Acquired Immune Deficiencies

Acquired Immune Deficiencies
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  • 0:01 Immune Deficiency
  • 0:55 Acquired Immune Deficiencies
  • 2:33 Signs of Immune Deficiencies
  • 3:24 Lesson Summary
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Lesson Transcript
Instructor: Rebecca Gillaspy

Dr. Gillaspy has taught health science at University of Phoenix and Ashford University and has a degree from Palmer College of Chiropractic.

Immune deficiency means that the body has a lessened ability to fight infections. Immune deficiencies that result from an outside source are known as acquired immune deficiencies. Learn what puts you at risk and signs of immune deficiencies.

Immune Deficiency

If your immune system was a military base, you could think of some of your innards, such as the spleen, tonsils, lymph nodes and bone marrow, as military bases that are spread throughout your body. These bases make and send out white blood cell soldiers, known as B cells and T cells, who are constantly on the lookout for enemy soldiers, known as antigens.

Antigens come in different forms. They might be bacteria, viruses, cancer cells, or they might be substances contracted from another person, such as blood or bodily fluids. When you're in good health, your B and T cells win most of the immune system battles, but when the body is in a state of immune deficiency, your ability to respond to foreign invaders is diminished and your immune system is not able to fight off infection as effectively.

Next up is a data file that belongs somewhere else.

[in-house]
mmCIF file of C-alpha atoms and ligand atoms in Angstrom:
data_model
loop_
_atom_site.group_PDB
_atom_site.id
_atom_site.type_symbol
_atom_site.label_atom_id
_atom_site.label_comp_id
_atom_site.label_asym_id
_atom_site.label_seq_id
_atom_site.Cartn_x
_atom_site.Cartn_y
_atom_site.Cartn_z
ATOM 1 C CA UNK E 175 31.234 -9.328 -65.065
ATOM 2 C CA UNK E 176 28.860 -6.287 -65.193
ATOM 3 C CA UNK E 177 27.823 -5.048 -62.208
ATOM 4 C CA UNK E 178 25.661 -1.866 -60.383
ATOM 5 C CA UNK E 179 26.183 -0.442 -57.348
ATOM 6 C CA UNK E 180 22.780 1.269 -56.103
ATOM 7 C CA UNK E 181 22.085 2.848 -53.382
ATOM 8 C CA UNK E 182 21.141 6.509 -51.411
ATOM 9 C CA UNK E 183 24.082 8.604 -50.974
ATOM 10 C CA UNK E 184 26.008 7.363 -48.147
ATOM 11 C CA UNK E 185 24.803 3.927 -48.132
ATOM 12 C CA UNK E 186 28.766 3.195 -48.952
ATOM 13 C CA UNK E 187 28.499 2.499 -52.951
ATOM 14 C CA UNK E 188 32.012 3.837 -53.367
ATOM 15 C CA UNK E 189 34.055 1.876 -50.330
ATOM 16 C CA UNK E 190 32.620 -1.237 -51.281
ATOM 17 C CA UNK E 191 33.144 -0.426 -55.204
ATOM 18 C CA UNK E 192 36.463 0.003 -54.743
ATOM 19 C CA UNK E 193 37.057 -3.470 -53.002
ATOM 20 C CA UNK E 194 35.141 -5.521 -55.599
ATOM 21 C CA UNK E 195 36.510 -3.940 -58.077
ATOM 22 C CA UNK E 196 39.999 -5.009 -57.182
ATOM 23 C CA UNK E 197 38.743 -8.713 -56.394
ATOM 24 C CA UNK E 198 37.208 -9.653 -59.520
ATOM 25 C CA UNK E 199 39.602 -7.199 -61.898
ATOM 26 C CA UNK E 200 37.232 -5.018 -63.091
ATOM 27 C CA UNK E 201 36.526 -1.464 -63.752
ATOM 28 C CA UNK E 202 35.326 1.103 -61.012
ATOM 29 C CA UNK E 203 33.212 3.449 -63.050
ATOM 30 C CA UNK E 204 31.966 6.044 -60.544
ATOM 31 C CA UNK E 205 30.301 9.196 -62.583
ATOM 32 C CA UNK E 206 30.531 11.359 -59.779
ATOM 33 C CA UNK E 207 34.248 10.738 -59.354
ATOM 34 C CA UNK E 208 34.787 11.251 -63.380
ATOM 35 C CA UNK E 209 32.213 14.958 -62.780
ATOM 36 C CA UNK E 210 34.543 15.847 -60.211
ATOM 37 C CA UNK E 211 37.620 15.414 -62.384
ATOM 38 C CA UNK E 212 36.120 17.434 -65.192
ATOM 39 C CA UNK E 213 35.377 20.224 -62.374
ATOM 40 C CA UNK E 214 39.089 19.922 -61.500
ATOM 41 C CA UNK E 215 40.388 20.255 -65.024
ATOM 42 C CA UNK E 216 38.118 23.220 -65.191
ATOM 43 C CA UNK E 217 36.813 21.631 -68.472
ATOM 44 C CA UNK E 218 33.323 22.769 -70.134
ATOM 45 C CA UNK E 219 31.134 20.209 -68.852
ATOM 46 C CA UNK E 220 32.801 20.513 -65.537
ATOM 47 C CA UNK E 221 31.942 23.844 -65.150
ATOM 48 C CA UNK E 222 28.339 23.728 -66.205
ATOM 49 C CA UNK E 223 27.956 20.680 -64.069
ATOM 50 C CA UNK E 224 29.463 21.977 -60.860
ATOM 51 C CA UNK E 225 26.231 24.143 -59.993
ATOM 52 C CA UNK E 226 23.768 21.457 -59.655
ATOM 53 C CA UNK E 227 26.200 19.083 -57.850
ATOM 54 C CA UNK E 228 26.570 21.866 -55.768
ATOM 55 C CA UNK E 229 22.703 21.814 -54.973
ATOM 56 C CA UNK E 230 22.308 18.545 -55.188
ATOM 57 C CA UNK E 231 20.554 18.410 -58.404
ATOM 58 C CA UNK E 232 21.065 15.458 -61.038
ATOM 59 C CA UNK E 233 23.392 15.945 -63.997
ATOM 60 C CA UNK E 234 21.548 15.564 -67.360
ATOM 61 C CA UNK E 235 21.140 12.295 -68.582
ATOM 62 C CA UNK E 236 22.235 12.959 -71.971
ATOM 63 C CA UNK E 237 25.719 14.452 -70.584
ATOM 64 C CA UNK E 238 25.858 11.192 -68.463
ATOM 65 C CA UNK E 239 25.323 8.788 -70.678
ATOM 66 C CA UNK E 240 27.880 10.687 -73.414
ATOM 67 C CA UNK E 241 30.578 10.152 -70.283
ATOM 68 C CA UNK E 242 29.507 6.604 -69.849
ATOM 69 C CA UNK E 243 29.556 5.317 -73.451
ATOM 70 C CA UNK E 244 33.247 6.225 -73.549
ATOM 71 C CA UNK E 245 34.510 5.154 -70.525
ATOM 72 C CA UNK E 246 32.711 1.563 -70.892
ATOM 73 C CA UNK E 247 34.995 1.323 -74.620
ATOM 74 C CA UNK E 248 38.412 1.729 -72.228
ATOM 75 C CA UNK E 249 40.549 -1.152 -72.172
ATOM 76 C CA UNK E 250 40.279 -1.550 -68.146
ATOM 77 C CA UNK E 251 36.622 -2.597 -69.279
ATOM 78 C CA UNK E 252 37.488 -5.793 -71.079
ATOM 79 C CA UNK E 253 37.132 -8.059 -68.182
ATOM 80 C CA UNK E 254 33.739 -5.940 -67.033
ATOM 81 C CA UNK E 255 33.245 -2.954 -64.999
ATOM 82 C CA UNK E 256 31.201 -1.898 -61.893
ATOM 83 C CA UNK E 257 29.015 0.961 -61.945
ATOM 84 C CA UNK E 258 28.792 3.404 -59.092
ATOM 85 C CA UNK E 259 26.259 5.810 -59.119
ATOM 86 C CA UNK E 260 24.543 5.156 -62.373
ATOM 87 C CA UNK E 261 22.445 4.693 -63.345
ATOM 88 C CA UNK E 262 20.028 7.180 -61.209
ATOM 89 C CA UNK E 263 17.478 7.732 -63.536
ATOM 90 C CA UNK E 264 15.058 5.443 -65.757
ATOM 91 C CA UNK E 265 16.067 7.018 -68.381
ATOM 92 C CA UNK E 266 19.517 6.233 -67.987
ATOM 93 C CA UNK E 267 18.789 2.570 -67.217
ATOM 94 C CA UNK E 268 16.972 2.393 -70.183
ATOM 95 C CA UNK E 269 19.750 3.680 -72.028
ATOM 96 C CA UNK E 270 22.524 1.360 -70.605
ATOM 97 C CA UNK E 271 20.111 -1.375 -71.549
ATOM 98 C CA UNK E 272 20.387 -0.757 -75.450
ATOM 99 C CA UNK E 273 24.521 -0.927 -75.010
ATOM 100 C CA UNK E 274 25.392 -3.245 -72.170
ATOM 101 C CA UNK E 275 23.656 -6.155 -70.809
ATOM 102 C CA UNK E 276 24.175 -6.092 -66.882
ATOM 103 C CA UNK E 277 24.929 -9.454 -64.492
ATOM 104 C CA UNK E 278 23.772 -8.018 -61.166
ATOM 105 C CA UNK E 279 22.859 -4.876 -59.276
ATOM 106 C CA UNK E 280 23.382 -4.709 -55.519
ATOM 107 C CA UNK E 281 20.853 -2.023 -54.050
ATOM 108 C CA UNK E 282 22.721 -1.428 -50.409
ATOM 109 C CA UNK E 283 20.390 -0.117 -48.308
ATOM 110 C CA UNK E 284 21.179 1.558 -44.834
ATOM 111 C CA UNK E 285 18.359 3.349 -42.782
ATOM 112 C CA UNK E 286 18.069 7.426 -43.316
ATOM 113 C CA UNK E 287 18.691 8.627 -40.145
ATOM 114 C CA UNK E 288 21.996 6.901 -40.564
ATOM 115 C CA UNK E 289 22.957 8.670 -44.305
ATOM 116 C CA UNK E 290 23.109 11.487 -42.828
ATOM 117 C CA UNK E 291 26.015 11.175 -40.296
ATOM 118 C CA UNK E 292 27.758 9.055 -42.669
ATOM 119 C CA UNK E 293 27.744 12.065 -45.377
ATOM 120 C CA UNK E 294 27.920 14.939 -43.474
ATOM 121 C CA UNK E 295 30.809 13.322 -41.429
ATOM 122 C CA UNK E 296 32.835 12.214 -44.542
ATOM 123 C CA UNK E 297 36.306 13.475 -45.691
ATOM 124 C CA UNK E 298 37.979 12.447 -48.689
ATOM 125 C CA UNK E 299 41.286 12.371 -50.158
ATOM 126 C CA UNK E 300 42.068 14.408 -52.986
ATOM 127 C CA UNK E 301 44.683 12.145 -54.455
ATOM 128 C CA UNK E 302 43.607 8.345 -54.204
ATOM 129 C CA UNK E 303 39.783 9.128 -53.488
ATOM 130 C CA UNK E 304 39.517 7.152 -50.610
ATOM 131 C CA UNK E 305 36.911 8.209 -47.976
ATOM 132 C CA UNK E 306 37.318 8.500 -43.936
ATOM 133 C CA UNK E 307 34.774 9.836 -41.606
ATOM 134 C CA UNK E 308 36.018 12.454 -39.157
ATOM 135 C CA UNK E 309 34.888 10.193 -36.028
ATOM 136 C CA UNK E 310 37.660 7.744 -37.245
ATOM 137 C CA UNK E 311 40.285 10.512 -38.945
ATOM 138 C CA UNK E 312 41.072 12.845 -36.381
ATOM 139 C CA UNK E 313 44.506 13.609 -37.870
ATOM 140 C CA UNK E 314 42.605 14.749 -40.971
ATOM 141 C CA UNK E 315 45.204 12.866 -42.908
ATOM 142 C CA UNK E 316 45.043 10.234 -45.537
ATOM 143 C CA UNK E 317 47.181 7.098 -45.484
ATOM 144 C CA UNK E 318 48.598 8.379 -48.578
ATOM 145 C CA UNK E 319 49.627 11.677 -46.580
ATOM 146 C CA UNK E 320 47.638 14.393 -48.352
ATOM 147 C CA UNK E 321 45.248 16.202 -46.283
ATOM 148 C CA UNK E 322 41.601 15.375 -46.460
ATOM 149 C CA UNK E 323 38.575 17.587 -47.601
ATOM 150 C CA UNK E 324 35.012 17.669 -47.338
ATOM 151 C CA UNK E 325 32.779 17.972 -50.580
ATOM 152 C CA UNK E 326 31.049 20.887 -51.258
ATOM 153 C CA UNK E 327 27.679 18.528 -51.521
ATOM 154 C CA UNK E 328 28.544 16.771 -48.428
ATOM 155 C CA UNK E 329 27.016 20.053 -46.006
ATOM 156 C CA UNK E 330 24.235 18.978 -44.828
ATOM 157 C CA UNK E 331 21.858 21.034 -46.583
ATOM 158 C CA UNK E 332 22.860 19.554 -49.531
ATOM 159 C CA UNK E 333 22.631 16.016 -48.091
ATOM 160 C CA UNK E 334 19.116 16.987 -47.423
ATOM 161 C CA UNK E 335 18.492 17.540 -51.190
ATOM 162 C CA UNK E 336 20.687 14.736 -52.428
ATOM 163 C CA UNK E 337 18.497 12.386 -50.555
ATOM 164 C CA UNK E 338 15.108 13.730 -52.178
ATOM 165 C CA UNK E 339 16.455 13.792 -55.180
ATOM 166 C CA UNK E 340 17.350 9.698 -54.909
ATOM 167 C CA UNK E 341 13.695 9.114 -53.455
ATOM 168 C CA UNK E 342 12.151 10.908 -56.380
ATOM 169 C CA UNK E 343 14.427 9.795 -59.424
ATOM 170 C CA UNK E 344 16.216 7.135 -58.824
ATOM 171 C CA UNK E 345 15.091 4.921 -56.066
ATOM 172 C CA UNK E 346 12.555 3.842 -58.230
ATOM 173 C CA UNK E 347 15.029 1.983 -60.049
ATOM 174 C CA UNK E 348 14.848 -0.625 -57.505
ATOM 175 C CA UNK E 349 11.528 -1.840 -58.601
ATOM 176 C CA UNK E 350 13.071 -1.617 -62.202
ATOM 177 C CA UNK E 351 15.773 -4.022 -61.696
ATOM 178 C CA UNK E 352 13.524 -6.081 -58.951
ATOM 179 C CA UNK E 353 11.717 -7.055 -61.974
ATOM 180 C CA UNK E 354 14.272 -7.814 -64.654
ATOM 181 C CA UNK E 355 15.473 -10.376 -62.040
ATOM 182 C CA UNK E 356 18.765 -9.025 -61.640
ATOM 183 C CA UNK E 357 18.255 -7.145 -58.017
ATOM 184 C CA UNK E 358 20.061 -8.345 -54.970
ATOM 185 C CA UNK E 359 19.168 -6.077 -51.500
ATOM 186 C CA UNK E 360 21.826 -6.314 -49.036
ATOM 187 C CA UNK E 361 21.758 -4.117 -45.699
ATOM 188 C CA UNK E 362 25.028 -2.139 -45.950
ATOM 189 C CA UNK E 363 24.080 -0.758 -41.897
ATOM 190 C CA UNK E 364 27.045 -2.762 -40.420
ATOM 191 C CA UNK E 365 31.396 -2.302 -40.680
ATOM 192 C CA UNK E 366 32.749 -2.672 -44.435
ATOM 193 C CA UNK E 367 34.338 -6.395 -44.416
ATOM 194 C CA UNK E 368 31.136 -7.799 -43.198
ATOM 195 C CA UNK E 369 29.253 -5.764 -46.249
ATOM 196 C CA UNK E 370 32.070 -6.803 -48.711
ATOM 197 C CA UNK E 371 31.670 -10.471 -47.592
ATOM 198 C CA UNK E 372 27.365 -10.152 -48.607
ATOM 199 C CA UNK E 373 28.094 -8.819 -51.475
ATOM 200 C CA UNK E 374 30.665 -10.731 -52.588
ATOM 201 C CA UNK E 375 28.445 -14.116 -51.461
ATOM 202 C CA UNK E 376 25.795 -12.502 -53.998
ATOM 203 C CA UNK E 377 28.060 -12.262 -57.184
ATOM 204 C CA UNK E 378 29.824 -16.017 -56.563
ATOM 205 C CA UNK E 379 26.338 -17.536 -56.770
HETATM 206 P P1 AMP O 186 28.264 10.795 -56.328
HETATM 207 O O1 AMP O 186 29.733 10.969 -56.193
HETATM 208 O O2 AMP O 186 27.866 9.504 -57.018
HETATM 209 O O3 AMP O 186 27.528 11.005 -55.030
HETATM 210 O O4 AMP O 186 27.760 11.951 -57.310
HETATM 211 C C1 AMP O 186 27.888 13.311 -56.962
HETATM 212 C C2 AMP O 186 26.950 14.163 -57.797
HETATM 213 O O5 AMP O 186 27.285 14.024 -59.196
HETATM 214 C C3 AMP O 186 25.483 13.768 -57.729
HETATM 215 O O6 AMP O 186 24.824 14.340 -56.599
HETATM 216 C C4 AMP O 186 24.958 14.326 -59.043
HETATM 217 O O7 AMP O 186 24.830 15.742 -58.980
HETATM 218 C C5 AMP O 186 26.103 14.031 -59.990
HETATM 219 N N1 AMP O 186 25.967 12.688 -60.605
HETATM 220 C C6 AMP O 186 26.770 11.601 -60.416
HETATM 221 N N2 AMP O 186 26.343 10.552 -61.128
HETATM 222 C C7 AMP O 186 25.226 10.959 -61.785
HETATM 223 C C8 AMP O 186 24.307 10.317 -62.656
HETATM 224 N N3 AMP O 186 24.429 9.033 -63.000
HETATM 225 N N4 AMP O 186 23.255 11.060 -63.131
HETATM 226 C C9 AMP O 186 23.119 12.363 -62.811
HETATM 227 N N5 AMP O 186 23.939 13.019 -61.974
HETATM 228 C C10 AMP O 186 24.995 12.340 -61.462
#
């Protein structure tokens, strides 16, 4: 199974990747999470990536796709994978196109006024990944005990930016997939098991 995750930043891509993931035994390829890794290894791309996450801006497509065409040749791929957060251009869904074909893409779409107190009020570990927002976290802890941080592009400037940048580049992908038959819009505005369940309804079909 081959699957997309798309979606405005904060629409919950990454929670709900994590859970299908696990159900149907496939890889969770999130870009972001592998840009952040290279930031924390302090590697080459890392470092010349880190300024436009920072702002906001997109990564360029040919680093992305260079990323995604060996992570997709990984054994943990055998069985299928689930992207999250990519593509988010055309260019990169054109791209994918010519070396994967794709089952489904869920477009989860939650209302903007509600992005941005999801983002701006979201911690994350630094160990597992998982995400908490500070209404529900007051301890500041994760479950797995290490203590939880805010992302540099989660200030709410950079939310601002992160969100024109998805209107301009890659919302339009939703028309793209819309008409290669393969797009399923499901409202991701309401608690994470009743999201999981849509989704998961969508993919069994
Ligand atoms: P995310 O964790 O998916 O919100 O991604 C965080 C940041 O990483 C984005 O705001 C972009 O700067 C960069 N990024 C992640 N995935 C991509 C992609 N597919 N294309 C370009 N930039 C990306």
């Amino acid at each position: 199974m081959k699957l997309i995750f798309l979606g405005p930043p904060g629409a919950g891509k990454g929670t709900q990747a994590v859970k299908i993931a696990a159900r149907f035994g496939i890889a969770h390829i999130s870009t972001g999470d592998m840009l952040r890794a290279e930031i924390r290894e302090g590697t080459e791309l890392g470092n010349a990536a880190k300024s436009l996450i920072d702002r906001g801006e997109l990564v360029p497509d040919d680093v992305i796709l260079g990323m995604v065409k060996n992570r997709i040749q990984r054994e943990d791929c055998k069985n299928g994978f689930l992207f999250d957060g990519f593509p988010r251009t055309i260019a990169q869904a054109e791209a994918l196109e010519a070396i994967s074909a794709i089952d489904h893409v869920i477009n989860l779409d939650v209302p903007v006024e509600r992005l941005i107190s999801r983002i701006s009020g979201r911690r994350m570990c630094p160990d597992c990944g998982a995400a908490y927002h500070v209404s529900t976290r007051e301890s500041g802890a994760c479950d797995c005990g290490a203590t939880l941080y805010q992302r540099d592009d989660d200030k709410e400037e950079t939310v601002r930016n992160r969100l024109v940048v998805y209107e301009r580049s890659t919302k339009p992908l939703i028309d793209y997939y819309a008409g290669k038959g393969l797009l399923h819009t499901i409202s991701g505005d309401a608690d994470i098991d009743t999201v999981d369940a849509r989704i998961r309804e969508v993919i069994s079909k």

Acquired Immune Deficiencies

People can be born with immune deficiency disorders, which means that they have primary immune deficiencies. But for this lesson, we will focus on acquired immune deficiencies, otherwise known as secondary immune deficiencies. As you might guess, you're not born with this type. This type is acquired, or contracted, from an outside source.

Perhaps one of the most recognized infections that can invade the body and lead to immune deficiency is the human immunodeficiency virus (HIV). HIV is a virus that can be passed from one individual to the next through contaminated bodily fluids, such as blood or semen. HIV infection can lead to acquired immune deficiency syndrome, or AIDS. In the case of AIDS, we see that the immune system is weakened by the HIV virus, and therefore a person with AIDS is highly susceptible to infection.

Yet there are other factors that weaken the immune system, besides HIV, that can put a person at risk of immune deficiency. These factors may be as common as stress, aging, a lack of sleep, and poor nutrition.

We also see that because the spleen is part of your immune system, the removal of the spleen can suppress your ability to fight infection. There are some drugs that suppress the immune system, including corticosteroids and chemotherapy drugs. There are also certain cancers and other conditions that can weaken your immune system.

Signs of Immune Deficiencies

As we know, the immune system is the body's army against foreign invaders. When you have an immune deficiency, this army is weakened, and you have a harder time keeping your body free from infection.

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